MLK Week at Bucknell University is designed to support the institutional mission and uphold Dr. King’s mission to foster critical thinking, educate toward ethical leadership and enact social justice. Following a year of mass organizing, community building and heightened awareness of the injustices people of color face in the United States, the MLK Week Committee thought it was important to take time to reflect on lessons we can gain from resistance movements. There is a great deal we must be attentive to as we work to undo racist systems and create more just communities.
Due to the pandemic, MLK Week 2021 events will be virtual and take place throughout the spring 2021 semester. An array of events are designed to raise awareness and empower participants to enact individual and community change. Please check this page for updates, details and Zoom links.
To access an MLK Week video or audio recording you will be asked to log in with your Bucknell credentials. If you are interested in seeing a video, but do not have Bucknell credentials, please email firstname.lastname@example.org with your request.
MLK Week 2020, "Time to Break the Silence," took place from Jan. 20 - 26 and included a community service fair and an array of events designed to raise awareness and empower participants to enact individual and community change. Guests for the week included:
Julian Agyeman — The legacy of MLK: Just Sustainabilities in Policy, Planning and Practice
Opal Tometi, co-founder of Black Lives Matters — Moderated Q & A
Toshi Reagon — Performance of Rock/Blues/Folk/Spirituals
Amanda Gorman — Poetry, Power, and Protest: Using Language to Live by MLK’s Values
Lois Moses and Company — Say That He Had More Than a Dream (Play)
Allison Miller, Boom Tic Boom — Performance of Contemporary Jazz
MLK Week 2020 was generously supported by the President's Office, the Provost's Office, the Freeman College of Management, the College of Engineering, the College of Arts & Sciences, the University Lectureship Committee, the Public Policy Endowment, the Africana Studies Program, the Center for the Study of Race, Ethnicity & Gender, and the Departments of Geography, Mechanical Engineering, Sociology & Anthropology, Women's & Gender Studies, Art & Art History and Religious Studies.
Bucknell’s 2019 Martin Luther King Jr Week brought scholars and activists to campus to engage the community in a conversation that reflects on Dr. King’s legacy and philosophies and considers them in the context of contemporary struggles.
The theme for this week was based on a quote by James Baldwin: “Not everything that is faced can be changed. But nothing can be changed until it is faced.” Guests for the week included:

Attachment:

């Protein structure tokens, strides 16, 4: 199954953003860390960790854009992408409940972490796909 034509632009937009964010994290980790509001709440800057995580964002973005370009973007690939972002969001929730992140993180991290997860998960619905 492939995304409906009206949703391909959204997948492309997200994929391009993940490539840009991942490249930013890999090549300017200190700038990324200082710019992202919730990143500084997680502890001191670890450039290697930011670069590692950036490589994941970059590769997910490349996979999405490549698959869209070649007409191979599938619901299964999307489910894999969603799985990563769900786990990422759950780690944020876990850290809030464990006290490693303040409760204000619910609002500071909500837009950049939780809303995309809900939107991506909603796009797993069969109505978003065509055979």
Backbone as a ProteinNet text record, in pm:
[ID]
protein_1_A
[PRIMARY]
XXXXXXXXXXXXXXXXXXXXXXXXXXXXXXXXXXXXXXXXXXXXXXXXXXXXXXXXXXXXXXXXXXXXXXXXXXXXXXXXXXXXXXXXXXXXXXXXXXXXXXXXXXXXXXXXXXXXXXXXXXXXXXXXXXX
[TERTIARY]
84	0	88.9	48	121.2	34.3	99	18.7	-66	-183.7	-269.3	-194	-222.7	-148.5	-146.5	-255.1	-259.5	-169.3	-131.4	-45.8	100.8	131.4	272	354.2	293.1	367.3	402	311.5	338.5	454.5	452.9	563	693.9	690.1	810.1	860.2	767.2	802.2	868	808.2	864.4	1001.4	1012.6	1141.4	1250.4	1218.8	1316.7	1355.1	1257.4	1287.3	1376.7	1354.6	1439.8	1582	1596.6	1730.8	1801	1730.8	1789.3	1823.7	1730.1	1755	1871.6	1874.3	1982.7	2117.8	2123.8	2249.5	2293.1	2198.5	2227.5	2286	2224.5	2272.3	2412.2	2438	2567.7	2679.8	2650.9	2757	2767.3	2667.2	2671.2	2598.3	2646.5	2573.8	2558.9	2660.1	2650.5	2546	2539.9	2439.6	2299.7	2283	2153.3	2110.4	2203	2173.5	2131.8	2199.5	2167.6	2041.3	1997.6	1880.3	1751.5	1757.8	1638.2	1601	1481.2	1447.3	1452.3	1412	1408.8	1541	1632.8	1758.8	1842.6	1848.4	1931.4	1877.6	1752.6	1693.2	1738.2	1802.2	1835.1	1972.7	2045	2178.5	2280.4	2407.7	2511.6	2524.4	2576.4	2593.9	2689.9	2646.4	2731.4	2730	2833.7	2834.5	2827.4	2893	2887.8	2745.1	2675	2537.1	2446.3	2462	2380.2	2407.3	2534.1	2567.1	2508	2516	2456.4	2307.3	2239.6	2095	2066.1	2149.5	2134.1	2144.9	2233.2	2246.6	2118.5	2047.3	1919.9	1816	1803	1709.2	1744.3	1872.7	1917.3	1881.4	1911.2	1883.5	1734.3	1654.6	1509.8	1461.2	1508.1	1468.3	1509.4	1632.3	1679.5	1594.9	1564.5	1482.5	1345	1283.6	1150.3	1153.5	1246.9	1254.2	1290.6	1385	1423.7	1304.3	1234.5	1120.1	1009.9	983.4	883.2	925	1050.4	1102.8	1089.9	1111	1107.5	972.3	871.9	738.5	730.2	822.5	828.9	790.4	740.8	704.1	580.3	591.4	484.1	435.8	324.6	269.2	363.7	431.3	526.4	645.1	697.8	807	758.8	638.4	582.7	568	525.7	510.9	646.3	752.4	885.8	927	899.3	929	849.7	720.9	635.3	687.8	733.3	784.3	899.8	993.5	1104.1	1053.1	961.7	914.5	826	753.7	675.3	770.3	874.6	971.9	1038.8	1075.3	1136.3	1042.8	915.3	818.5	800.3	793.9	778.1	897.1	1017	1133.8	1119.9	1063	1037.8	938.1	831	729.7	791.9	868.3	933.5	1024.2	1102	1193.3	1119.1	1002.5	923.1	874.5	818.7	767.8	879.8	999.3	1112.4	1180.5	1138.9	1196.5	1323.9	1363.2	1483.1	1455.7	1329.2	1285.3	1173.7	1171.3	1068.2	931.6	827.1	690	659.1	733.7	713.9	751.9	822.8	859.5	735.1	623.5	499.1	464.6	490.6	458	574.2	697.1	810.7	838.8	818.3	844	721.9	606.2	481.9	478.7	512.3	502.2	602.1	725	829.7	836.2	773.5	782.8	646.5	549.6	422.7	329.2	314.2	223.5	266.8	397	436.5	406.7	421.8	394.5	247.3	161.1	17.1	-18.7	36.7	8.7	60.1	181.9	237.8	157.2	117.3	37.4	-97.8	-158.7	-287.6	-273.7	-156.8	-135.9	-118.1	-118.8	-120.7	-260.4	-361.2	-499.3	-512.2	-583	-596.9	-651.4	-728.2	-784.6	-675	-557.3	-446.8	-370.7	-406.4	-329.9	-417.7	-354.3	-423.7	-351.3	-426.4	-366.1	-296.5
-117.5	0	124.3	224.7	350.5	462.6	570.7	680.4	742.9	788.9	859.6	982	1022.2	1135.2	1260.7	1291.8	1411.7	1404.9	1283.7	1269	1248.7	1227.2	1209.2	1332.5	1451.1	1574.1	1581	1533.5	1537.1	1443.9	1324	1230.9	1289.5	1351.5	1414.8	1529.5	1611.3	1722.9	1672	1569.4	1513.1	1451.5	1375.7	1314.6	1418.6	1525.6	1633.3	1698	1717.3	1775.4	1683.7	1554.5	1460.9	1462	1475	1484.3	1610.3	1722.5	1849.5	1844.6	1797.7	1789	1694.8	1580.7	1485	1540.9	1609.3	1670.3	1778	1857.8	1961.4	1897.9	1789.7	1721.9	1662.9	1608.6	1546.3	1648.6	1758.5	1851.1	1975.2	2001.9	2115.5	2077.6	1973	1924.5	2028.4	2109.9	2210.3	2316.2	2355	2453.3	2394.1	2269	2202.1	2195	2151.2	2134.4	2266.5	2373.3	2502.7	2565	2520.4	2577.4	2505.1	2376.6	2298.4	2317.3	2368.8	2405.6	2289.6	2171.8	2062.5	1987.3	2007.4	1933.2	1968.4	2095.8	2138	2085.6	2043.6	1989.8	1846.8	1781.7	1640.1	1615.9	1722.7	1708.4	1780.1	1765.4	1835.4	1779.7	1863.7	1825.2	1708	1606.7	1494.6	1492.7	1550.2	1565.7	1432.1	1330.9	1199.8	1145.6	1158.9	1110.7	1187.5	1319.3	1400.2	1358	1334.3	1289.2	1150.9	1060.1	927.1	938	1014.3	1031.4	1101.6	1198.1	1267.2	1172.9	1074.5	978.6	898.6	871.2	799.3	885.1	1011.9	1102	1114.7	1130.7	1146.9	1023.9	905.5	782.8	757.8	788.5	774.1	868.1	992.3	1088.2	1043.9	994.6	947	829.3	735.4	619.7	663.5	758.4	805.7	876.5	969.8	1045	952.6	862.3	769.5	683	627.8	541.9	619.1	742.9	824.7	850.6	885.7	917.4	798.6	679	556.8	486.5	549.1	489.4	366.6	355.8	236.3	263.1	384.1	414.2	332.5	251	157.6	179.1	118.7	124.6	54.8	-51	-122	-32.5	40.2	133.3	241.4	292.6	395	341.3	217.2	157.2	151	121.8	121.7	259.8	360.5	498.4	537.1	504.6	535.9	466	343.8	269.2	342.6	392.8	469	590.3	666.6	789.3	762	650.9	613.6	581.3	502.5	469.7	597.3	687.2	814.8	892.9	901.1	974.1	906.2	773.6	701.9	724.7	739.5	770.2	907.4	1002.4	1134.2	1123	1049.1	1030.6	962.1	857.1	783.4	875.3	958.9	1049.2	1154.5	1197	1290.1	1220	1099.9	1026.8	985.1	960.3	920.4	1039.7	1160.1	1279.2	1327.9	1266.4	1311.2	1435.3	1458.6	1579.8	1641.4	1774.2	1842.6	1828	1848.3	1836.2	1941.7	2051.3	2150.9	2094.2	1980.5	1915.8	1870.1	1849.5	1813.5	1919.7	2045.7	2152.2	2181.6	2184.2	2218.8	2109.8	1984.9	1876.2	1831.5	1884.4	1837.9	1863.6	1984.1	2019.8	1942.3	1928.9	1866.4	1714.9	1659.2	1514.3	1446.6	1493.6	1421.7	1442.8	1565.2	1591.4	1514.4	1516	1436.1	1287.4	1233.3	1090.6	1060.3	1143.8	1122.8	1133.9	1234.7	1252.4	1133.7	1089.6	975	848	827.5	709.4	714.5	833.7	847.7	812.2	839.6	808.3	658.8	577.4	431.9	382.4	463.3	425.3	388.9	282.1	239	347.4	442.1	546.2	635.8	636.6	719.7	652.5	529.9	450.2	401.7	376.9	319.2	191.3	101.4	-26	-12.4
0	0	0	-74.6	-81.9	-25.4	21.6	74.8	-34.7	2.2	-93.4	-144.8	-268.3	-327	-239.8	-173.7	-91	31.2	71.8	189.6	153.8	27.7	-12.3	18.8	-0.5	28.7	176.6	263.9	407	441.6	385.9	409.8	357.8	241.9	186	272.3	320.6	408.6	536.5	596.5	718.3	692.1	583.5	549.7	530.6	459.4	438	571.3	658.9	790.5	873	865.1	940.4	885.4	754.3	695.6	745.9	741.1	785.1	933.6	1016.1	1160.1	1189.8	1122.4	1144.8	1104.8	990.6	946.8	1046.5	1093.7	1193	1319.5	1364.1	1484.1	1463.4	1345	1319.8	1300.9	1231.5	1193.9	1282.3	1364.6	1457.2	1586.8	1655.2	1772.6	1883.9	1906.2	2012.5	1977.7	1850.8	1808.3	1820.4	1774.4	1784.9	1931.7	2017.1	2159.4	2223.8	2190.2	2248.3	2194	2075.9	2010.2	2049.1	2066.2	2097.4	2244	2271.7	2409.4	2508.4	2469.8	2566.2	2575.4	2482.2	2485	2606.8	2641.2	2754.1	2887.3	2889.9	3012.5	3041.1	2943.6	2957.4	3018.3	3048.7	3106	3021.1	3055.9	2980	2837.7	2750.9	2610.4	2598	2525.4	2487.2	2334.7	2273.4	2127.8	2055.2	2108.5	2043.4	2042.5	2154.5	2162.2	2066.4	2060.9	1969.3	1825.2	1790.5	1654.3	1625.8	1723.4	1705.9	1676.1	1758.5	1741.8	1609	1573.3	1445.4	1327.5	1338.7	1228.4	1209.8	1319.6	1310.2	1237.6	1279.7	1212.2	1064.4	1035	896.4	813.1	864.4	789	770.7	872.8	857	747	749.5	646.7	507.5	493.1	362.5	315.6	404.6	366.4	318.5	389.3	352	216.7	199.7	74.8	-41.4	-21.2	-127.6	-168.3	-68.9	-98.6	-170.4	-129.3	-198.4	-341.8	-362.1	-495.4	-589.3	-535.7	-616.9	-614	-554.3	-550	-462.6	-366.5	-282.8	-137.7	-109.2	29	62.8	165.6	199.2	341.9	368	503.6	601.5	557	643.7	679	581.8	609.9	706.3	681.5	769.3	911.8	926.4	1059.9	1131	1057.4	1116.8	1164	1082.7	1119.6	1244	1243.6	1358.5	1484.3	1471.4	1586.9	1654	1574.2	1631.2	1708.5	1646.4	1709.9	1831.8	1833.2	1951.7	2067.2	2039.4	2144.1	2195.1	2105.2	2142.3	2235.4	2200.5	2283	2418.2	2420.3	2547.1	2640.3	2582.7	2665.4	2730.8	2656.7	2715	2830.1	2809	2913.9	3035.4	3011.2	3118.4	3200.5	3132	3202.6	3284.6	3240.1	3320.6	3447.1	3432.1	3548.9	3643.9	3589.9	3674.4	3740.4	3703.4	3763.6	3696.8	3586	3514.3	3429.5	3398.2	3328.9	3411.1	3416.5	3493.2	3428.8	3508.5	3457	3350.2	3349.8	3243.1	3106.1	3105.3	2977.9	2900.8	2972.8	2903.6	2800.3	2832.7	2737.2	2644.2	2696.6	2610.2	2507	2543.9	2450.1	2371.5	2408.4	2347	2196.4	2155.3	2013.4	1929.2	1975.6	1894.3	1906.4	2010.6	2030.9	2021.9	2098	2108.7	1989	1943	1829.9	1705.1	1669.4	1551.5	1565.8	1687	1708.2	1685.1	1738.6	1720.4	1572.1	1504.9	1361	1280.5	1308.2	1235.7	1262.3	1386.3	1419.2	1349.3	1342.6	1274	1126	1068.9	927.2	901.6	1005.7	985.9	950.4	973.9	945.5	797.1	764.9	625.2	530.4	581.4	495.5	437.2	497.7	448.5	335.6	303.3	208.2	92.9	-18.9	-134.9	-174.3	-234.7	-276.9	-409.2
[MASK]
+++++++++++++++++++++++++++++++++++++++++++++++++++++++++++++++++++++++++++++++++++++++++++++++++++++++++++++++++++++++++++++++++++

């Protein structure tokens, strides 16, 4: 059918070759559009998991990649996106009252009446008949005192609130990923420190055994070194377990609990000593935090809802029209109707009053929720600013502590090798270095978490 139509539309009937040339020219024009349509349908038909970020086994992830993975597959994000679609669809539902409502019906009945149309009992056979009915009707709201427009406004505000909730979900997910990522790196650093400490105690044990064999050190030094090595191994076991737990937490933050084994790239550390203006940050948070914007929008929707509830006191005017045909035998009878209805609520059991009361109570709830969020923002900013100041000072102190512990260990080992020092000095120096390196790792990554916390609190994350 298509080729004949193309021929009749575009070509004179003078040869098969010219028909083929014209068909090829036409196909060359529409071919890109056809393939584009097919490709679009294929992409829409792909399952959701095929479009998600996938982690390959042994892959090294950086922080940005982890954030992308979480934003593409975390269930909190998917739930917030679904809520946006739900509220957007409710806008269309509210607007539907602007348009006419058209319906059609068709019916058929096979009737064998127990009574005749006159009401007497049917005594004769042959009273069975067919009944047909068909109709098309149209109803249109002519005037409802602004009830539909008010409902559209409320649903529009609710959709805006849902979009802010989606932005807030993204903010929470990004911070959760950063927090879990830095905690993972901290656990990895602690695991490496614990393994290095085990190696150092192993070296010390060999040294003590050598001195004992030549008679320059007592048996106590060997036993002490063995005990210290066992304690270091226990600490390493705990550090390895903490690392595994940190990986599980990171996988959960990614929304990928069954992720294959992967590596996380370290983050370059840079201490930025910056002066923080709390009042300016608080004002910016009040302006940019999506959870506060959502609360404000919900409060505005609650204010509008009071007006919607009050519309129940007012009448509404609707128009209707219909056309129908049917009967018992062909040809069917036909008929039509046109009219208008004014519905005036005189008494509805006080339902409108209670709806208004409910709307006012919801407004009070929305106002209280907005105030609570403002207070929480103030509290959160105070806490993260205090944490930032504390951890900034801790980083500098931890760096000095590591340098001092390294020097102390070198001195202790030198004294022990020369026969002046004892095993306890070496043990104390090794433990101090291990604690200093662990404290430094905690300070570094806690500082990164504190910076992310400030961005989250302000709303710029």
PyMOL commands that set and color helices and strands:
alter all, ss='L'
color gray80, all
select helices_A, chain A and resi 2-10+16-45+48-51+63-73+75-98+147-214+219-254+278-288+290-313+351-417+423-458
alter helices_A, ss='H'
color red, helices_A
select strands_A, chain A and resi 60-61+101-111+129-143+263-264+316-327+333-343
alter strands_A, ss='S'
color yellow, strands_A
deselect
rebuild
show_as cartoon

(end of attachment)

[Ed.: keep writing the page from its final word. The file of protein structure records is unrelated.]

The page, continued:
Richard Boodie — The 1958 Visit of Martin Luther King Jr. to Bucknell: Impressions and Influences
Jason Sokol — The Heavens Might Crack: The Death and Legacy of Martin Luther King Jr.
Patrisia Macias-Rojas — From Deportation to Prison: The Politics of Immigration Enforcement in Post Civil Rights America
Nicholas Villanueva — Lynching of Mexicans in the Texas Borderlands
Ibram Kendi — Stamped from the Beginning: The Definitive History of Racist Ideas in America
Bucknell’s Martin Luther King Jr. Week 2018 brought various scholars to campus to engage our community in a conversation about Dr. King’s legacy and philosophies with regard to current struggle.
The week involved the charitable gift drive, the Beloved Community Dinner, an interfaith worship service and the lectures from the following guests:
Eddie S. Glaude — How Race Still Enslaves the American Soul
Khalid Latif — Rise Above Hate/I Am Not What Is Broken
Raffi Freedman-Gurspan — The Quest for Transgender Equality
Cornel West and Robert George — What is the Point of a Liberal Arts Education?
The 2017 Martin Luther King Jr. Week brought to campus social justice leaders to discuss King’s legacy of peace and nonviolence. Including a charitable gift drive, a community dinner, and interfaith service and an array of events designed to bring awareness and empower participants to enact individual and community change, the guest speakers were:
Sharon Washington Risher — We Are Charleston: Triumph and Tragedy at Mother Emmanuel
Joseph Sebarenzi — God Sleeps in Rwanda
Arun Gandhi — Legacy of Love: My Education in the Path of Non-Violence
In 2016 the President’s Diversity Council presented a mini-series for MLK Week intended to engage our community in a conversation about Dr. King’ legacy and philosophies and the intractable and interrelated problems of violence, racism, and hatred.
The Violence of Hate theme was chosen in response to the growing frequency of violent events in our country. The week included a screening of A Force More Powerful: Nashville, We Were Warriors, the annual Beloved Community Dinner, “a Service for Peace and Justice” at Rooke Chapel and lectures and discussions from the following guests:
Haider Hamza — The Violence of War and Dr. King’s Philosophy
Mark Barden, Ian Hockley, Jeremy Richman, David Wheeler — Four Fathers, Four Journeys: Sandy Hook
Jack Levin — The Violence of Hate
Nyle Fort — Ferguson, Racism, Violence and the Necessity of Non-Violence
Rev. Jim Lawson — An Evening with Jim Lawson, the “Architect of Non-Violence In America”
Jennifer L. Pozner — How Media Instigate Gun Violence and Rape Culture
Griot Institute for the Study of Black Lives & Cultures